Bitcoin: The Sexiest Non-Solution Of All Time?

Tyler Durden's picture

Submitted by Brandon Smith via Alt-Market blog,

A few years back, at the end of 2009, I was approached on two separate occasions by people claiming to be “representatives” of a digital alternative currency format. I was, of course, intrigued by the initial proposal, being that I had been writing for some time on the concept of non-participation as a way to insulate average Americans from the dangers of our unstable fiat driven mainstream economy. Before that, I had already dealt with just about every currency alternative one could imagine; from paper scripts backed by goods, to scripts backed by time or labor, to gold and silver laden currency cards, etc, etc. All of them had the advantage of NOT relying on private Federal Reserve notes, and all of them had flaws as well. The proposed digital script, which the representatives called “Bitcoin”, was no different.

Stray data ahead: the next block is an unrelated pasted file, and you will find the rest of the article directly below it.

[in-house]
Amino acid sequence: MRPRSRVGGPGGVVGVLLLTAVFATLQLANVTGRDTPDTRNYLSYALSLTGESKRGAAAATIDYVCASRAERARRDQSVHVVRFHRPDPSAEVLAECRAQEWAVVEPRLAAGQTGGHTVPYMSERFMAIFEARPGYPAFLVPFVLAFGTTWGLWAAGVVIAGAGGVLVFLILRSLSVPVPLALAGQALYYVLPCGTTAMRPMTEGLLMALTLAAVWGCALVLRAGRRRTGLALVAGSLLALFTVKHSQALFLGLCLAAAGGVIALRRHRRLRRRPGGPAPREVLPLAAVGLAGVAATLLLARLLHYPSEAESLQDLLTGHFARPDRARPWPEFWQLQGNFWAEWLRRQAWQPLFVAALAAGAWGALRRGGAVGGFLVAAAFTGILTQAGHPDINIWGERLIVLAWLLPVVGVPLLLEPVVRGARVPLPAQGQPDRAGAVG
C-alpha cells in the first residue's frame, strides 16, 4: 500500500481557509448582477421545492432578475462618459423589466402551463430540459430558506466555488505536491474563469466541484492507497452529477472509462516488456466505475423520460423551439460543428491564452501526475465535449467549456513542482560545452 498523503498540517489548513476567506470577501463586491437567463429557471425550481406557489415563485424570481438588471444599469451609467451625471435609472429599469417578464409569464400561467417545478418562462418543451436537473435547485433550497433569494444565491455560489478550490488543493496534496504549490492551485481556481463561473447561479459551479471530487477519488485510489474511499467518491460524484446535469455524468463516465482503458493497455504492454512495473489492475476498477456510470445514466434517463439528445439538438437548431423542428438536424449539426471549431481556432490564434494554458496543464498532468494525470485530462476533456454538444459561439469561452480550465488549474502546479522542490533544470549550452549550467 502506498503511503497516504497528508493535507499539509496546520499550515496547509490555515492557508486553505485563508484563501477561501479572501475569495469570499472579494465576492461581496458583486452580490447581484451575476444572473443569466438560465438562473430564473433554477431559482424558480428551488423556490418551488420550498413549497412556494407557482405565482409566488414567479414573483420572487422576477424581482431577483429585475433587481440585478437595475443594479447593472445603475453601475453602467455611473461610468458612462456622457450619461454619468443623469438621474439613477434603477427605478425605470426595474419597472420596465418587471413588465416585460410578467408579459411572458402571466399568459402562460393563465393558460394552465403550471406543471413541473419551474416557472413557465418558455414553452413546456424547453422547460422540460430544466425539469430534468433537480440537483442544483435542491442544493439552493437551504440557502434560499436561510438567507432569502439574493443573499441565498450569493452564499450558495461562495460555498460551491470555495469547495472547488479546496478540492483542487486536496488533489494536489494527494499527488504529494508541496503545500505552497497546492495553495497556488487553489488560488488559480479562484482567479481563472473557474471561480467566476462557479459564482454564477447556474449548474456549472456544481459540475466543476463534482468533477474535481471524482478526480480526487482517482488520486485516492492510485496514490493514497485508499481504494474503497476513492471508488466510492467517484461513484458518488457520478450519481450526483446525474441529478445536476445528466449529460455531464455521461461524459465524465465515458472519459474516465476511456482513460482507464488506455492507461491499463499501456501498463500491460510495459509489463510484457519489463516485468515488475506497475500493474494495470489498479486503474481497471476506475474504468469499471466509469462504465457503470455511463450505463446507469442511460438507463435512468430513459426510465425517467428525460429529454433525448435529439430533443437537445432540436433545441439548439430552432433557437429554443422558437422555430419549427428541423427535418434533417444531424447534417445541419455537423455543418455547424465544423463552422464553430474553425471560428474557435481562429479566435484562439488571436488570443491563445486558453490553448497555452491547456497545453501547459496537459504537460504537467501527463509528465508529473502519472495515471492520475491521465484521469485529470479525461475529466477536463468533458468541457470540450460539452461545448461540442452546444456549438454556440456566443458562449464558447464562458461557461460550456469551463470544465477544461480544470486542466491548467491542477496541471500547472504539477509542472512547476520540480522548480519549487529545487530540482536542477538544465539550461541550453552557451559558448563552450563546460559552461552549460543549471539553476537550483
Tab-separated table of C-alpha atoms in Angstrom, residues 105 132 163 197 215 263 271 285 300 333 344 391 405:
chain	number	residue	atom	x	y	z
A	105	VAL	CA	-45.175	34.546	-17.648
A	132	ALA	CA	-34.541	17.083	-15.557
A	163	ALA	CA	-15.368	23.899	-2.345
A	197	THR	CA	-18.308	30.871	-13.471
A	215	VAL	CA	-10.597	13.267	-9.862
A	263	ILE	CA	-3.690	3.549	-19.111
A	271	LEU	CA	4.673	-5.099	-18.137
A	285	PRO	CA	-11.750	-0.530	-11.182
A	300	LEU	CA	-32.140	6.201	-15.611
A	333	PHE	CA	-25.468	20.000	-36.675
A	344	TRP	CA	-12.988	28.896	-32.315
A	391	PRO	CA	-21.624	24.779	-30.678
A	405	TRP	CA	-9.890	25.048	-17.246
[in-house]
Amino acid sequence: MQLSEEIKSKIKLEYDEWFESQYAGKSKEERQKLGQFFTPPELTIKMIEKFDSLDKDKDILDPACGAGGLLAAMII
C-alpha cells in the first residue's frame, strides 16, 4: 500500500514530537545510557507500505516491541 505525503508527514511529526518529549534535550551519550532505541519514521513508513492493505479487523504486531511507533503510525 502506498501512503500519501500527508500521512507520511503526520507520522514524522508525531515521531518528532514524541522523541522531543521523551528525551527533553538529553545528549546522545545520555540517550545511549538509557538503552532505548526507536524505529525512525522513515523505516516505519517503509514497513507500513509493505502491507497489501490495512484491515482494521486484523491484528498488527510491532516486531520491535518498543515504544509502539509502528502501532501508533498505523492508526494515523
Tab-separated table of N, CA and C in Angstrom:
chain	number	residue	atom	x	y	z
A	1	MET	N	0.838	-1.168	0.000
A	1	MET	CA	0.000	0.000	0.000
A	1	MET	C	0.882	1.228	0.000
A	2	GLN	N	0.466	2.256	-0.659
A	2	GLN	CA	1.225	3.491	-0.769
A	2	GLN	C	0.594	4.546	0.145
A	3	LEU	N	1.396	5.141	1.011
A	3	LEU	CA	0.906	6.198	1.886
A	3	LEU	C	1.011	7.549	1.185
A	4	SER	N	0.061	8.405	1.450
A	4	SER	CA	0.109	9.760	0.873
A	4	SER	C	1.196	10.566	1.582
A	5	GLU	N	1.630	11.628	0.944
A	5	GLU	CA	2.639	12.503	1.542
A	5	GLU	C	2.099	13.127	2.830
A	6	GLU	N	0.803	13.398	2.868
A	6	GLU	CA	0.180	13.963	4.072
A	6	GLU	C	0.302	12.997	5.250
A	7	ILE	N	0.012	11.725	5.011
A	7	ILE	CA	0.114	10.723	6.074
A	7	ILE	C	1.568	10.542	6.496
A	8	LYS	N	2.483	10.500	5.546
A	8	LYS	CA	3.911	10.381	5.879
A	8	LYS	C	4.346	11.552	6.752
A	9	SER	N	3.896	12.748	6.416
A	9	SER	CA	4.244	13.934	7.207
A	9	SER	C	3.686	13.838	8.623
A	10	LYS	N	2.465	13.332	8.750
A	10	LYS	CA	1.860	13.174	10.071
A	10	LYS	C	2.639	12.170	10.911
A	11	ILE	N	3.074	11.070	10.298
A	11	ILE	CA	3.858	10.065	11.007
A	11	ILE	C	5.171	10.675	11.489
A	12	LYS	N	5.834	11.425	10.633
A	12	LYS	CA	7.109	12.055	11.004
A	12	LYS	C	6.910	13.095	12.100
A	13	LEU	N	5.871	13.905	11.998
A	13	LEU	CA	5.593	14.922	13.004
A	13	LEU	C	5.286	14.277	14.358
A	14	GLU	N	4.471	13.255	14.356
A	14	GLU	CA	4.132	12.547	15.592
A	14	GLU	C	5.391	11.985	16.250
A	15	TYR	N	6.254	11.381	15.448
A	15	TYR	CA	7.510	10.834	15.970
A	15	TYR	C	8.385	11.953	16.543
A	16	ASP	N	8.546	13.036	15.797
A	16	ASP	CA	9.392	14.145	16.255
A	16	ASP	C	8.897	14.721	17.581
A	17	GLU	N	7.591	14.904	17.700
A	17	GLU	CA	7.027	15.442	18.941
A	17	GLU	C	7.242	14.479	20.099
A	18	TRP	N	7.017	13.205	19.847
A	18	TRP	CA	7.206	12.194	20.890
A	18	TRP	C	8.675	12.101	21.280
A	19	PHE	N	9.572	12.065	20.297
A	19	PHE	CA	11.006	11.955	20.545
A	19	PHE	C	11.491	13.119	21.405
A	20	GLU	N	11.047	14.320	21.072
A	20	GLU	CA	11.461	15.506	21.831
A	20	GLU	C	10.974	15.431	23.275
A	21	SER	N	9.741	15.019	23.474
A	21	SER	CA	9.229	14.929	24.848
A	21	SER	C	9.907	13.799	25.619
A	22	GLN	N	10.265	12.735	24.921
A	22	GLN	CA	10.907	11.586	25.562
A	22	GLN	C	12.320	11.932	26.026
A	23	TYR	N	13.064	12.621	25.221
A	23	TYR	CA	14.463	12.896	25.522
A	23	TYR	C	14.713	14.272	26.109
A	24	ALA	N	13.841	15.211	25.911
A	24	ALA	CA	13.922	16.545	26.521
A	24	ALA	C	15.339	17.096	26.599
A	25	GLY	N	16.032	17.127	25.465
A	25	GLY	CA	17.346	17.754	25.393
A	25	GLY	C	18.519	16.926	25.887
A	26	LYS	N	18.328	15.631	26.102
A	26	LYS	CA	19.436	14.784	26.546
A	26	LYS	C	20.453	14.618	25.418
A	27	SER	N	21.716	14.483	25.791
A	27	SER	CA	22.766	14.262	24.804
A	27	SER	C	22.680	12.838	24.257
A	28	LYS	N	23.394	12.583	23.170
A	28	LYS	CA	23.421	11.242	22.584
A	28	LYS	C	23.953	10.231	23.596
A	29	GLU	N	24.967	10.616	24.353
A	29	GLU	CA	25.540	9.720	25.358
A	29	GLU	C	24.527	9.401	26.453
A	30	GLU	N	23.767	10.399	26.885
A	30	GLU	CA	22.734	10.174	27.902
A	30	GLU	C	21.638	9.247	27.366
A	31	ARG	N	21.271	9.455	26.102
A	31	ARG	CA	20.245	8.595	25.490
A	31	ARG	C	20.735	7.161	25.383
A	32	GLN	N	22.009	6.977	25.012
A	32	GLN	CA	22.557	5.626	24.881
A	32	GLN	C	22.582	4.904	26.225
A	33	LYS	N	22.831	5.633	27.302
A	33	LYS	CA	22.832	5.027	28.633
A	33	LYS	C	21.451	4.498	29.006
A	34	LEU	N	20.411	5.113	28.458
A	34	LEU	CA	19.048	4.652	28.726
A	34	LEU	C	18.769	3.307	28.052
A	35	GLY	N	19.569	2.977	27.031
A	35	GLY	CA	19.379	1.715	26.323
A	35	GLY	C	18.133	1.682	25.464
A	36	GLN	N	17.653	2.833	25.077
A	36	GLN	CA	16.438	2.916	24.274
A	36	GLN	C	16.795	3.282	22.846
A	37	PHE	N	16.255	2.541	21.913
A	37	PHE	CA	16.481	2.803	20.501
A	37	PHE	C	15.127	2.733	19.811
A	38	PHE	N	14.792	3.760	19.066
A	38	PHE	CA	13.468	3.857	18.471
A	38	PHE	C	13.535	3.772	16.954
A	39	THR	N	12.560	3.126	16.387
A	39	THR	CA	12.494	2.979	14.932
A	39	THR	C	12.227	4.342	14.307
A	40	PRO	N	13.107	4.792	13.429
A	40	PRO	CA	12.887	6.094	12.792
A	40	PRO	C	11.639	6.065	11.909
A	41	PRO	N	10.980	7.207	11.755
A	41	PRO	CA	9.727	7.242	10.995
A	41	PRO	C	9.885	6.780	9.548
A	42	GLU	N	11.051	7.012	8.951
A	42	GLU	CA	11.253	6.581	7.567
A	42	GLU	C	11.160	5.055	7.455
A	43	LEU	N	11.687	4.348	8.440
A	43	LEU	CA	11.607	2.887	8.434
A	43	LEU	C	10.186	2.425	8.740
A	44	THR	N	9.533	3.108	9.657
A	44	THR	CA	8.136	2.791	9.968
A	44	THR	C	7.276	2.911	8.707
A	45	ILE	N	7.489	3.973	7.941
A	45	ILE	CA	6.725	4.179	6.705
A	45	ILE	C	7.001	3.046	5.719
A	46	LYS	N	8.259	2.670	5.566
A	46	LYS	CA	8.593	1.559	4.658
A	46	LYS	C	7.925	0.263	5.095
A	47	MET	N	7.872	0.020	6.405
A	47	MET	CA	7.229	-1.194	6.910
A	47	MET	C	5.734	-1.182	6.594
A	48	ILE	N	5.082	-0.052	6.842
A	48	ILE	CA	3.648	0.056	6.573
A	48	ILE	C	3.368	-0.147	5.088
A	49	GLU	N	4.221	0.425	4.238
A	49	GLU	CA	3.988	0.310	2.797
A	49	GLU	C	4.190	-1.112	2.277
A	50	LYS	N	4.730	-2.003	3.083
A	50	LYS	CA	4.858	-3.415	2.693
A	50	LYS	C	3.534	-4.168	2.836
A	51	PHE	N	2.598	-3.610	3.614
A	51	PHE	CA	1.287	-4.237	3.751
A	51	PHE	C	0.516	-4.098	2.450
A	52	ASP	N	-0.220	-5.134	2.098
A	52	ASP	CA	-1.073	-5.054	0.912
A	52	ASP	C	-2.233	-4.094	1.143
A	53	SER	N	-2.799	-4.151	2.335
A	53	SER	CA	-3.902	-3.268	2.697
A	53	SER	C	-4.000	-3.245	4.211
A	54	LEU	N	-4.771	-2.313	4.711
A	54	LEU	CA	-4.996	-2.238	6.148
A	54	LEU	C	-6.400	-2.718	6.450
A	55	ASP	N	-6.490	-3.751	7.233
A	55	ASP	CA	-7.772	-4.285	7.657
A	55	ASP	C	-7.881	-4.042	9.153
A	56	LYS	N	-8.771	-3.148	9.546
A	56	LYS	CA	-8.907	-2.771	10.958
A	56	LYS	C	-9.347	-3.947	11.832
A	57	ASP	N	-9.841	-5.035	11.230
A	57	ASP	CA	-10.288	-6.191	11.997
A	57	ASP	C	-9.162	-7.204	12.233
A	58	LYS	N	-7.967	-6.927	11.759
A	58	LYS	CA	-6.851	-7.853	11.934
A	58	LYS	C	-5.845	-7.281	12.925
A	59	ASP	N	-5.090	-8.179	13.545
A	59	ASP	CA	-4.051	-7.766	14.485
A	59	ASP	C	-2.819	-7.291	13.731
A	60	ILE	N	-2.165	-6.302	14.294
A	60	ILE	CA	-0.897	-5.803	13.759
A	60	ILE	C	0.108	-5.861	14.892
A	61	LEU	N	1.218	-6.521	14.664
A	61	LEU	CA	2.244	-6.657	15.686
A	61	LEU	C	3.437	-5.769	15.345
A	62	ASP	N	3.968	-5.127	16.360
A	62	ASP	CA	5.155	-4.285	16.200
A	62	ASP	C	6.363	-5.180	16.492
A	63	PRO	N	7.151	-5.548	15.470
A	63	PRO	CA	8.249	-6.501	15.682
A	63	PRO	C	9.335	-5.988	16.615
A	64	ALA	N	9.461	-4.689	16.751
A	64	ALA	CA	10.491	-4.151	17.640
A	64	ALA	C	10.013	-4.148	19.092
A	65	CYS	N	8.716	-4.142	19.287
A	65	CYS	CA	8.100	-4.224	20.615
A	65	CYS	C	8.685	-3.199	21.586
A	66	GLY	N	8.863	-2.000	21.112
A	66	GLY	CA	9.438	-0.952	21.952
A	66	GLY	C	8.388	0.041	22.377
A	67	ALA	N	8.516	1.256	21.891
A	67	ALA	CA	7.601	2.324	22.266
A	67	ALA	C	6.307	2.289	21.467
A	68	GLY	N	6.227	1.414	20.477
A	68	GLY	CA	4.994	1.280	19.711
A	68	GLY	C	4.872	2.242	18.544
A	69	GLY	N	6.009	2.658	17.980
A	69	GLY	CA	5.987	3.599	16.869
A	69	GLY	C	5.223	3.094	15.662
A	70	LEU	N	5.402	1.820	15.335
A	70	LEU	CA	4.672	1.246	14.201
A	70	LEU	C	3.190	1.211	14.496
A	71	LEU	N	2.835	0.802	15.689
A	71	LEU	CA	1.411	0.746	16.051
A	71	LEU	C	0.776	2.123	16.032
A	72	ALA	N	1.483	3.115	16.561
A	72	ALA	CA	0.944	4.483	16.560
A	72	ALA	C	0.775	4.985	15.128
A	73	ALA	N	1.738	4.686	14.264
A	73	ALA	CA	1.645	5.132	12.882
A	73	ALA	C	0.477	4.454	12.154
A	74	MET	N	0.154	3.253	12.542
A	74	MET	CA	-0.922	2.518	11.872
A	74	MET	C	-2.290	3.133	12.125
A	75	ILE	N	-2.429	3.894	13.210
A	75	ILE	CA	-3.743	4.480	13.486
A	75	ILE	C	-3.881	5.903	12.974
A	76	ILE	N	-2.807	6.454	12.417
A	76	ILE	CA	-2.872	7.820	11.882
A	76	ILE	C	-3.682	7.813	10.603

The idea was to recruit my website as a promoter for bitcoin, but I had many questions before I would stick my neck out on a brand new high-tech anti-currency, and most of these question were not answered in any satisfactory manner.

There is no shortage of “solutions” in Liberty Movement circles, but many of these solutions require that we work within the system according to establishment rules (which they can change at any given moment). They assume that the system will abide by some kind of internal code, that our candidates will be treated fairly, that elections will not be rigged, that a better methodology or technology will be acknowledged and eventually adopted, that the “majority” of the public will someday see the light and back our cause, that the elite will not simply decide to put a bullet in our head.

The reality is, if a solution is dependent on a paradigm controlled by the corrupt system you are trying to change, it is no solution at all. Because of this, my focus has always been on methods that separate Americans from reliance on the system as much as possible.

When first confronted with bitcoin activism, I recognized almost immediately that this was NOT a method that operated outside the system, even though it tried very hard to appear that way. It was high-tech, it was sexy (admittedly far sexier in its presentation than gold and silver), and it catered to the egos of the digital generation, the loudest voices in media today. This thing was certainly marketable. However, just because something is highly marketable does not make it a good idea, or a meaningful alternative.